Do you recall seeing the “Talk Early, Talk Often” campaign throughout the last year?
This campaign is organized by the SUP Coalition in an effort to help educate and empower parents and other caring adults to have ongoing conversations with the young people in your lives around drugs and alcohol.
Although the coalition wants adults to have conversations on all drugs, we are specifically working to create awareness of issues surrounding youth marijuana use and its adverse effects.
While popular opinion and legal policies around marijuana have changed rapidly in recent years, misunderstandings about the potential impacts of this drug persist.
Today’s marijuana is more potent than the marijuana that was available to a generation ago. Potency is measured by the amount of the mind altering chemical THC that is contained in marijuana. In the 1980’s the concentration of THC averaged 4%. In 2012 the concentrations averaged around 15%. The mild euphoric feelings smoking marijuana left someone in the 1980’s have now been replaced by some users reporting being in catatonic states or hallucinating after using small amounts.
In 2016, approximately 21% of Sherburne County high school juniors reported past 30-day marijuana use on the Minnesota Student Survey, which was an increase of nearly 6% from 2013. The same year also saw decreases in perceived harm and less disapproval of use among teens.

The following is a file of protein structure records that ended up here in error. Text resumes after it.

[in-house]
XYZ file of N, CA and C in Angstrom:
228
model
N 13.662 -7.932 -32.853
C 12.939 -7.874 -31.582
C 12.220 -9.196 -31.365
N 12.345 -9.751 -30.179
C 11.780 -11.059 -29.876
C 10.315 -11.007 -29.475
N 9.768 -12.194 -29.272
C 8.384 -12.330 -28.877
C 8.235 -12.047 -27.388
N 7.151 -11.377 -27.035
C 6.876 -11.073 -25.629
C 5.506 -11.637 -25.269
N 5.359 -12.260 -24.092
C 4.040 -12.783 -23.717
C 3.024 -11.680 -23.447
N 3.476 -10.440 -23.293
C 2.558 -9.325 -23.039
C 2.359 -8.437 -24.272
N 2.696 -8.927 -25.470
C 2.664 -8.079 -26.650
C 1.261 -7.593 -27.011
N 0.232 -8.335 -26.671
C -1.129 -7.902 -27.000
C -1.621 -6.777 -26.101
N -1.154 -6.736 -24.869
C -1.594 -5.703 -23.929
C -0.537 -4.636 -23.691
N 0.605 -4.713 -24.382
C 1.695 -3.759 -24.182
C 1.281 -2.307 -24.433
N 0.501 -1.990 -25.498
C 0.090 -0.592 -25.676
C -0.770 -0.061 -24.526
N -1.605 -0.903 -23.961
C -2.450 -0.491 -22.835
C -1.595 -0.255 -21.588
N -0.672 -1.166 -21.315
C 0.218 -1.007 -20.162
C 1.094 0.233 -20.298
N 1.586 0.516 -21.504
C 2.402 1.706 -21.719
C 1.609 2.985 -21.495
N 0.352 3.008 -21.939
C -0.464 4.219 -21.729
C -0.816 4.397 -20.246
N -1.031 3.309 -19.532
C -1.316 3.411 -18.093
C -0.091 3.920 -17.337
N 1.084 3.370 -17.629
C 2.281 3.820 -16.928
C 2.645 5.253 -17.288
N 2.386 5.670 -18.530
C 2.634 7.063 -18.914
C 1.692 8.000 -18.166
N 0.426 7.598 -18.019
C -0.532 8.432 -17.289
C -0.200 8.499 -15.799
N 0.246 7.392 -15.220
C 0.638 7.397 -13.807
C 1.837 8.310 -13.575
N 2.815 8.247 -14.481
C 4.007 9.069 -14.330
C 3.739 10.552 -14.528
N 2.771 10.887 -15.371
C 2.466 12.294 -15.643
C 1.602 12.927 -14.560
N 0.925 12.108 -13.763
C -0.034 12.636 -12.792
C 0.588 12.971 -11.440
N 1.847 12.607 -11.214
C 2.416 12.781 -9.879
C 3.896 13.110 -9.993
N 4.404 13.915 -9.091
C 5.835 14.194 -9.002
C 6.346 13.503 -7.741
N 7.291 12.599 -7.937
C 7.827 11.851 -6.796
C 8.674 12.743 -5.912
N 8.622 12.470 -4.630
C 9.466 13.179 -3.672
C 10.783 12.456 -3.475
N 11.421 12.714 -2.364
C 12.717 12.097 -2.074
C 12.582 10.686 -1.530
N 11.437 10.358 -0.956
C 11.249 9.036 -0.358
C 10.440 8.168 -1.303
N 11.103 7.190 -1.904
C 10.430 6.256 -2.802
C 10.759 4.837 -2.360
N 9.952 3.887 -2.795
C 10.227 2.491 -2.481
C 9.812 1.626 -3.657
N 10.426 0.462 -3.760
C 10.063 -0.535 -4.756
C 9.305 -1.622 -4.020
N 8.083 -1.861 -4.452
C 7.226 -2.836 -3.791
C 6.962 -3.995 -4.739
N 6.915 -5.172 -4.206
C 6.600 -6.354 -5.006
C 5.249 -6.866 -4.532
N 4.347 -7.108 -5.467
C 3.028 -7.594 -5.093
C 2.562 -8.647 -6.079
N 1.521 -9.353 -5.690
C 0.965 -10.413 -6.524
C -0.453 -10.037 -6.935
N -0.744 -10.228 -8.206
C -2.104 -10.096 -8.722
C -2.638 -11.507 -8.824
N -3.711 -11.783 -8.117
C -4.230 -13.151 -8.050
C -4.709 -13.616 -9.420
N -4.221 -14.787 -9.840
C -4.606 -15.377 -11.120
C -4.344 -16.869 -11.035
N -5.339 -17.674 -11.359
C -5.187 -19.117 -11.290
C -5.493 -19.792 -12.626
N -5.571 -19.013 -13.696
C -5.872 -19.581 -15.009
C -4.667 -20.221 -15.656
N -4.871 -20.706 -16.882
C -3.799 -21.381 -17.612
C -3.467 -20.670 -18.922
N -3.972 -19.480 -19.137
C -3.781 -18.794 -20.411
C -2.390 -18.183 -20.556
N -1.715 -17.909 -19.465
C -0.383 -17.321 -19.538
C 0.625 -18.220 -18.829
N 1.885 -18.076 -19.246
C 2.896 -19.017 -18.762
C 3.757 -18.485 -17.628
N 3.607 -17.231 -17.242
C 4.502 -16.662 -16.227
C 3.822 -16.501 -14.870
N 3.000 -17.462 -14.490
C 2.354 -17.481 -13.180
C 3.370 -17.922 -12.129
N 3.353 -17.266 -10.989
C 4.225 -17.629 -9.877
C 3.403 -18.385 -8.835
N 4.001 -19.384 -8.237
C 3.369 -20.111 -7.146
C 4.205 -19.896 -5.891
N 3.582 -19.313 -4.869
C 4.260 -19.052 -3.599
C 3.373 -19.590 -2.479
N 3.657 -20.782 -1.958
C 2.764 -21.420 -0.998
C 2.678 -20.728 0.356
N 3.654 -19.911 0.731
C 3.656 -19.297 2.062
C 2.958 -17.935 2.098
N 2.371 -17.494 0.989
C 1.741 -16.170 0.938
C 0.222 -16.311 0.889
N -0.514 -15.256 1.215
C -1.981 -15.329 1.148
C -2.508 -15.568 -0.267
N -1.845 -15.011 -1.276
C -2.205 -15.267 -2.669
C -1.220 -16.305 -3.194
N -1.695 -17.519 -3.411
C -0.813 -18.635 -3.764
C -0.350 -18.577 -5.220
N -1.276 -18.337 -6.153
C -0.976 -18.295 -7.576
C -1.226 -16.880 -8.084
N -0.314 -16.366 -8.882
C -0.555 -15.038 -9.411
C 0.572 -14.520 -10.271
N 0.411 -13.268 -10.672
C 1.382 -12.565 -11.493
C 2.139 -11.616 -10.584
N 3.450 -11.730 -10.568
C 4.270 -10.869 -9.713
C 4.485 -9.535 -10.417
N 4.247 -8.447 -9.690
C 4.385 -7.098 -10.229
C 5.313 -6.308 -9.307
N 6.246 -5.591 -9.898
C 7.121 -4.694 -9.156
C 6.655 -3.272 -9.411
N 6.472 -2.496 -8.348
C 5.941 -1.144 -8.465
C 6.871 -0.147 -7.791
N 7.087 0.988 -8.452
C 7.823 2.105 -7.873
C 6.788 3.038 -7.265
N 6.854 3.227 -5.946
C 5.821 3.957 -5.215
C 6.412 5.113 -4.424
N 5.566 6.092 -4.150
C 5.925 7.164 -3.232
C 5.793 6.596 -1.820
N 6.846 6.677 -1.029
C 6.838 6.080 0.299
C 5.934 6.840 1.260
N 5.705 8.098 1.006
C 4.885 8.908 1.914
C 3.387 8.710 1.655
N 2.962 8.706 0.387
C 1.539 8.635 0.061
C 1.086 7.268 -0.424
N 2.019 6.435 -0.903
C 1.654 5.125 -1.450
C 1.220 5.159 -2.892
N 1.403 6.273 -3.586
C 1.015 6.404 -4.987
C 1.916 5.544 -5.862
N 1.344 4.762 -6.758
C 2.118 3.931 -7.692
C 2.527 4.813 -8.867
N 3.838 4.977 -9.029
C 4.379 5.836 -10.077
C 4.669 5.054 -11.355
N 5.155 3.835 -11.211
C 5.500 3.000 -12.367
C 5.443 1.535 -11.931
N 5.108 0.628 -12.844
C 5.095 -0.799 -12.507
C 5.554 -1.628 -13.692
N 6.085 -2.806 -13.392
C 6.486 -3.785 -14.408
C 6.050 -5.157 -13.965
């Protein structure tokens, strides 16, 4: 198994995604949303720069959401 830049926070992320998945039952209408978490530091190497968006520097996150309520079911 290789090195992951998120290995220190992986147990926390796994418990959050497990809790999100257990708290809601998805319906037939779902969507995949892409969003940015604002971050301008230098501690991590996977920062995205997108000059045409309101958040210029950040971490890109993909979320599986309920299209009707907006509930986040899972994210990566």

Unfortunately, developing brains may be more prone to damage. The part of the brain which controls reasoning and impulses, known as the prefrontal cortex, isn’t fully developed until about age 25. Marijuana use can reduce thinking, memory, and learning functions. These effects may last a long time or even be permanent.
Marijuana use carries real risks for our youth, just as alcohol, tobacco, and other drugs do. Parents are the most powerful influence in a child’s life. Talk early and often about the risks, set clear rules against drug use, and enforce reasonable consequences for breaking the rules.
Learn more at sherburnesupcoalition.org/talk-early-talk-often.